[Table of contents is given at the end of the review.]
This special issue of Polis, dedicated to the political thought of Xenophon, springs from the lively panels on Xenophon sponsored by the Society for Greek Political Thought at the Northeastern Political Science Association annual meetings. These have been taking place for at least the past four years (I was a participant in 2008), and have been organised very ably and enthusiastically by Dustin Gish, one of the editors of this volume. One of the great virtues of these panels is that they bring together and encourage dialogue between scholars from varied backgrounds, in particular classicists, philosophers and political scientists, all groups with great interest in Xenophon though often for different reasons. The panels and this volume (which contains a brief introduction, nine papers and five book reviews) unite the diverse participants in their desire to better understand Xenophon as a political philosopher.
Three papers focussing on the Memorabilia start off the volume. Benjamin Lorch leads off by examining what Xenophon says Socrates deemed the first thing necessary to learn: moderation towards the gods (4.3.1), and he investigates this problem by comparing the conversation which Socrates has with Euthydemus in Book 4 and the conversation he has with Aristodemus in Book 1. Lorch rightly emphasises the different natures of the two interlocutors (p. 190) not least their starting positions regarding piety – pious Euthydemus (whom he also regards as somewhat dim in contrast with some scholarly opinion) v. skeptical Aristodemus. He argues that paradoxically Socrates did not think it was moderate to believe in the gods because it is not possible to determine whether the gods exist.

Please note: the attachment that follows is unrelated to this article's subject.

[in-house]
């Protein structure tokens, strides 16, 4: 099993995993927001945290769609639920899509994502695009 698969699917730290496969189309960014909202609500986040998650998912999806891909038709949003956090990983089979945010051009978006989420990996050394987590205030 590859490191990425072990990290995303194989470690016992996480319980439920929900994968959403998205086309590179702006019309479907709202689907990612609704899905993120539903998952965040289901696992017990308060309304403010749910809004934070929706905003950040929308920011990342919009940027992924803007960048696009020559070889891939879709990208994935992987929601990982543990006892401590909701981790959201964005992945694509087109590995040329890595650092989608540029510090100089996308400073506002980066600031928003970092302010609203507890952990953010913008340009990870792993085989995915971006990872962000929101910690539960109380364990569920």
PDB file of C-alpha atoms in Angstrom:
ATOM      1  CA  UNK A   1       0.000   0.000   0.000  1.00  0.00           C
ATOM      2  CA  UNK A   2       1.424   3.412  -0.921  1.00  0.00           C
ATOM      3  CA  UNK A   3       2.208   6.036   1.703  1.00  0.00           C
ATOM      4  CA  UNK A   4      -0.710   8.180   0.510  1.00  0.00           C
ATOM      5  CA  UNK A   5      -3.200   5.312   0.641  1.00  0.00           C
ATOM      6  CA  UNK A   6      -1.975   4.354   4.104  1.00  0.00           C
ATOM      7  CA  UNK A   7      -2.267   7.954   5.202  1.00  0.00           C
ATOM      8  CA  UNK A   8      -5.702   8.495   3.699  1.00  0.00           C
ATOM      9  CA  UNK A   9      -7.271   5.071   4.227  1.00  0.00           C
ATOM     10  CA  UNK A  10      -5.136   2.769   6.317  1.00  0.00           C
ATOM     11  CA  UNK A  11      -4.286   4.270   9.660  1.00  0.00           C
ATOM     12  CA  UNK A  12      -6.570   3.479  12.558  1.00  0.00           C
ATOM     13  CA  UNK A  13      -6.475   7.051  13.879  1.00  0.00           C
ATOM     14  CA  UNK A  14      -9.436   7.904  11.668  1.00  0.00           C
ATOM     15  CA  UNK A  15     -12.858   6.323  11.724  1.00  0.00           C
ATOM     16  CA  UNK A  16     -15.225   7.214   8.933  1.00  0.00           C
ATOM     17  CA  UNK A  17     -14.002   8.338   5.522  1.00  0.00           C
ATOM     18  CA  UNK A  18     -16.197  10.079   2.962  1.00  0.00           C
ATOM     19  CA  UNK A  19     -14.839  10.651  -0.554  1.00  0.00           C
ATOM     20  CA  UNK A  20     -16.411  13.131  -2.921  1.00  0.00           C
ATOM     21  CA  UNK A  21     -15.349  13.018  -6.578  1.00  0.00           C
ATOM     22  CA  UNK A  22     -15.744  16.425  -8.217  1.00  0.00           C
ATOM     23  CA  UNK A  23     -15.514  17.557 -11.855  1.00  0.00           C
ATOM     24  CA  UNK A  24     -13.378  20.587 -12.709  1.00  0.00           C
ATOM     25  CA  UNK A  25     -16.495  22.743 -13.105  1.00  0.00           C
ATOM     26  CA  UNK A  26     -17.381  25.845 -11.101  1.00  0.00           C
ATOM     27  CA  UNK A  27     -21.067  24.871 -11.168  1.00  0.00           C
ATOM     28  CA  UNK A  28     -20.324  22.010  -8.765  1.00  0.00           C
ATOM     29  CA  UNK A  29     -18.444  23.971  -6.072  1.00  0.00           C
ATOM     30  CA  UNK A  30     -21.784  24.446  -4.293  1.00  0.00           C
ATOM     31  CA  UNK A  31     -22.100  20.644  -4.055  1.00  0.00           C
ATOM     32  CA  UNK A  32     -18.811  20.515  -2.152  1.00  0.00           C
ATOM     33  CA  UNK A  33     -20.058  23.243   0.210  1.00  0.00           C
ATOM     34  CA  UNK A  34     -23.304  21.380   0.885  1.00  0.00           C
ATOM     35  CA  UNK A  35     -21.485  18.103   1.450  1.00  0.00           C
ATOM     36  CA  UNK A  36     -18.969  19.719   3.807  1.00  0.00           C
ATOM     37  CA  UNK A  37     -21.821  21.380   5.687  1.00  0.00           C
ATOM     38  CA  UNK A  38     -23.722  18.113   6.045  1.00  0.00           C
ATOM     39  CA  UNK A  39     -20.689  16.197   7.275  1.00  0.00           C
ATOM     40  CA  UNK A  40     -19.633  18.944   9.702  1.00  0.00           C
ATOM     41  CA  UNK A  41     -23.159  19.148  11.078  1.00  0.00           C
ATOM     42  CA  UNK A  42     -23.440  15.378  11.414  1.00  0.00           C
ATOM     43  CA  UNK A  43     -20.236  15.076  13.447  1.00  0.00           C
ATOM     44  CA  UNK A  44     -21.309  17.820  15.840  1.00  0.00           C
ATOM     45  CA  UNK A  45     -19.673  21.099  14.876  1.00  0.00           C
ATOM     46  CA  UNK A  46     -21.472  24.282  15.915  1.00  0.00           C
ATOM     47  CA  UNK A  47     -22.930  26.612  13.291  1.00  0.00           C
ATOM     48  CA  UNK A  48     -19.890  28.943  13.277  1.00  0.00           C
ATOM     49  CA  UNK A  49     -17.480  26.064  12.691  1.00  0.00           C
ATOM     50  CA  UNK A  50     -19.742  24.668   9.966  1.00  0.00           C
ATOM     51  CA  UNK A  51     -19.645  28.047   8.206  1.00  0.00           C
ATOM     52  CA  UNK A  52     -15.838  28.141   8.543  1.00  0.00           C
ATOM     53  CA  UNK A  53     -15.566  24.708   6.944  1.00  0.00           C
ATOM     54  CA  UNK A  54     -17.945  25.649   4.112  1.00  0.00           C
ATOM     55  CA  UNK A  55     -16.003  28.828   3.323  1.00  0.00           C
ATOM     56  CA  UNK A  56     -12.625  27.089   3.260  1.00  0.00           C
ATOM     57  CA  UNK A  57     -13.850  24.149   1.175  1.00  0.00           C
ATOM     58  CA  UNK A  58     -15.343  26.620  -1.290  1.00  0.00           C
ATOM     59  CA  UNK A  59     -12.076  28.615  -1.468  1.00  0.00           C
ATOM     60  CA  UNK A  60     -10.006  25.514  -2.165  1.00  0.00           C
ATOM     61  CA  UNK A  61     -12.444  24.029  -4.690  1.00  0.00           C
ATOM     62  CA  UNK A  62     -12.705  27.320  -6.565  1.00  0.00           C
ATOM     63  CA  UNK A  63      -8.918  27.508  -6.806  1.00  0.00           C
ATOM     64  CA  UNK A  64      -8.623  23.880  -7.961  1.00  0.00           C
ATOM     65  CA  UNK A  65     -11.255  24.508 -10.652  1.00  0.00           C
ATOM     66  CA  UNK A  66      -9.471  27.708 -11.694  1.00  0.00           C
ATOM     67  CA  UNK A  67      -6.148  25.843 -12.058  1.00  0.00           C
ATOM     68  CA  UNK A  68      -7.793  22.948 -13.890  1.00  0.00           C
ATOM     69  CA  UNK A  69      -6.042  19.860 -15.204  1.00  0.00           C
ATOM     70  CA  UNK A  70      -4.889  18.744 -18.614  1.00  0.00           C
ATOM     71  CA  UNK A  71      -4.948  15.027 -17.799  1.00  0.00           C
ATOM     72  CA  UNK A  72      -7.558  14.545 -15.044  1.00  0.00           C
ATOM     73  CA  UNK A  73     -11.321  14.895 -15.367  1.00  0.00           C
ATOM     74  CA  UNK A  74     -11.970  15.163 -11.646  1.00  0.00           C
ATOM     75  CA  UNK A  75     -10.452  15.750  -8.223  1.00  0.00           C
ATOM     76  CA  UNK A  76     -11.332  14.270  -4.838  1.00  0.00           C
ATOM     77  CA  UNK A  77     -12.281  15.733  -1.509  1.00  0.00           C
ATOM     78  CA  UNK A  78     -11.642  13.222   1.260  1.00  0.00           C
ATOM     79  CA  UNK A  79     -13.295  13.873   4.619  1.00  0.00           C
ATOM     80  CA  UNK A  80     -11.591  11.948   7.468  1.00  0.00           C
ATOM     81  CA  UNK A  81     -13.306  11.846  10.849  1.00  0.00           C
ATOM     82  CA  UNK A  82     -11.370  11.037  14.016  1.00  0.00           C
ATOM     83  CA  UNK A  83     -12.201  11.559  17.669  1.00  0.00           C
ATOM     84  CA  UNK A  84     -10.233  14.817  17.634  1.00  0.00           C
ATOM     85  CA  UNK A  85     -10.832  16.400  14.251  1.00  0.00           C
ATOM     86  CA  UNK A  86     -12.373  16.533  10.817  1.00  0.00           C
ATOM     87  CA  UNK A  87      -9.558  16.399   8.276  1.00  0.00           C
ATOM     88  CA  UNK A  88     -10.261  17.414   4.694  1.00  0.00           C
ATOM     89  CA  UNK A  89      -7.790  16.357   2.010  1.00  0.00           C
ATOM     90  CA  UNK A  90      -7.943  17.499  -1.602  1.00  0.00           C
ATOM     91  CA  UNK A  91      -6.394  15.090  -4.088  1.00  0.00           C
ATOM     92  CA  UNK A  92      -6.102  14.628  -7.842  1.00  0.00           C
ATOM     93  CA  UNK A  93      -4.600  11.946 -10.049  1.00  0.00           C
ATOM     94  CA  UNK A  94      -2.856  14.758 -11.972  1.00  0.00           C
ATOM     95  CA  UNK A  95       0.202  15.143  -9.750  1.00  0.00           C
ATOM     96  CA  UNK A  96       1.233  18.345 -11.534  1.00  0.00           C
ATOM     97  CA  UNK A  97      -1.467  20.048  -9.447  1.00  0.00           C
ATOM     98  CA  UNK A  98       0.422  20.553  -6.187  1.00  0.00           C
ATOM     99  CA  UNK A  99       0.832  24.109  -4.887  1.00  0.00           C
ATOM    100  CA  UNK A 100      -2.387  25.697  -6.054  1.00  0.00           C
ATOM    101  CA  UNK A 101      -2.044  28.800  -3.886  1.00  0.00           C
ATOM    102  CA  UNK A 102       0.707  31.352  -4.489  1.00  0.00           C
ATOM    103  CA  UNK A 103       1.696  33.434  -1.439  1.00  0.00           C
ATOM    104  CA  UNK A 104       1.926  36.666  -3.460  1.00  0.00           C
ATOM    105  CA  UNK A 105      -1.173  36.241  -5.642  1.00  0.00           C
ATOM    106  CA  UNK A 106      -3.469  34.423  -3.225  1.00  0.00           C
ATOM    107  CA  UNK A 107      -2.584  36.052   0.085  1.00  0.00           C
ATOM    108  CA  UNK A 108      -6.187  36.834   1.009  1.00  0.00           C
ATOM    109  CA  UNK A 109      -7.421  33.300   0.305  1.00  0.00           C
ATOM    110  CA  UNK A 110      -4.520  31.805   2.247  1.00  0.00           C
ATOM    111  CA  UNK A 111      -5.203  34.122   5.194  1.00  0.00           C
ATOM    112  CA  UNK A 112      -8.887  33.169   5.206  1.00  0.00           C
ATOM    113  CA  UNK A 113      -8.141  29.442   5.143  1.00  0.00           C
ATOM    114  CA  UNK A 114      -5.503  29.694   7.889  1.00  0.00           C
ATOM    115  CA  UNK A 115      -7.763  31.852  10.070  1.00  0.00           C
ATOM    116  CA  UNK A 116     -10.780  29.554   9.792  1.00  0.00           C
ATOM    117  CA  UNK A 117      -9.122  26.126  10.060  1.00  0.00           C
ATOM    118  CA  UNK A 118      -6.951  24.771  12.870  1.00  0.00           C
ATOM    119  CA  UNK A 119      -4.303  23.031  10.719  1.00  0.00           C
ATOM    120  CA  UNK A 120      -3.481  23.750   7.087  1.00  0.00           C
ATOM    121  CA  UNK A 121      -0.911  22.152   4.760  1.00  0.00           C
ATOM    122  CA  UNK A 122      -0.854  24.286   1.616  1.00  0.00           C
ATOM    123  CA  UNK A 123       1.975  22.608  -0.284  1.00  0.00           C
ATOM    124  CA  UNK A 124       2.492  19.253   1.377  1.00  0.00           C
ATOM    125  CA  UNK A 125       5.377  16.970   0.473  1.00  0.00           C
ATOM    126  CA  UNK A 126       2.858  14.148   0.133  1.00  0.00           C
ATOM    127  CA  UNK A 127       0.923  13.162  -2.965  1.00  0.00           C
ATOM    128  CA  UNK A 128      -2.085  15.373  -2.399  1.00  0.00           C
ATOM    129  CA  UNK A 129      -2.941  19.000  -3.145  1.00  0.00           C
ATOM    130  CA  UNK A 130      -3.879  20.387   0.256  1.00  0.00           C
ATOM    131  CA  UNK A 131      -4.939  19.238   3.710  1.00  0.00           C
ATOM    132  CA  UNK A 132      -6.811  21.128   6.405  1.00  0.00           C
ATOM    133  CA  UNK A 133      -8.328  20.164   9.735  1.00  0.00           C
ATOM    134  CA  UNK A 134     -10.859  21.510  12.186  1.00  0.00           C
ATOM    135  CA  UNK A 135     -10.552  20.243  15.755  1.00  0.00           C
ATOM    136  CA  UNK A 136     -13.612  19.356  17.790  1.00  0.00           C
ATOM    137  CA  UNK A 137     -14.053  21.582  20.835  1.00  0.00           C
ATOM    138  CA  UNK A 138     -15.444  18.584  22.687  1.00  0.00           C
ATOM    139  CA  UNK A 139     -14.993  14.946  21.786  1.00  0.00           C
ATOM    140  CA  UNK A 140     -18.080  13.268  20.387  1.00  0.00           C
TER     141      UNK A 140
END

In the second paper David M. Johnson carefully dissects the two conversations Socrates has with the hedonist Aristippus (2.1 and 3.8), with particular attention to the important role of the dramatic context of each conversation. In the first conversation Socrates seems to be presenting the view that politics is a matter of masters or slaves (harm or be harmed) and in the second he appears to endorse a view of ‘Protagorean relativism’ by saying nothing is wholly good. Johnson argues that neither of these positions represent Socrates’ real views; they are rather dictated by the nature of his interlocutor (who refuses to engage in political life and whose sole pursuit is pleasure) and by concerns for those who might be listening.
Carol McNamara rounds out the trio of papers on the Memorabilia by focusing on 3.1-7, which show Socrates conversing about practical politics. McNamara focuses on drawing attention to some key points emphasised by Socrates: the importance of having real practical knowledge about military and political leadership, having a proper understanding of ambition and how to moderate it, and having rhetorical skill. She spends some time on the conversation with Pericles in which Socrates gets Pericles to agree that a less democratic, more ancestral constitution would perhaps be the way to sort out the current problems (a view in sharp contrast to the policies of his more famous namesake and uncle). Thus, McNamara argues, Xenophon’s Socrates is an advocate for what she terms ‘political moderation’.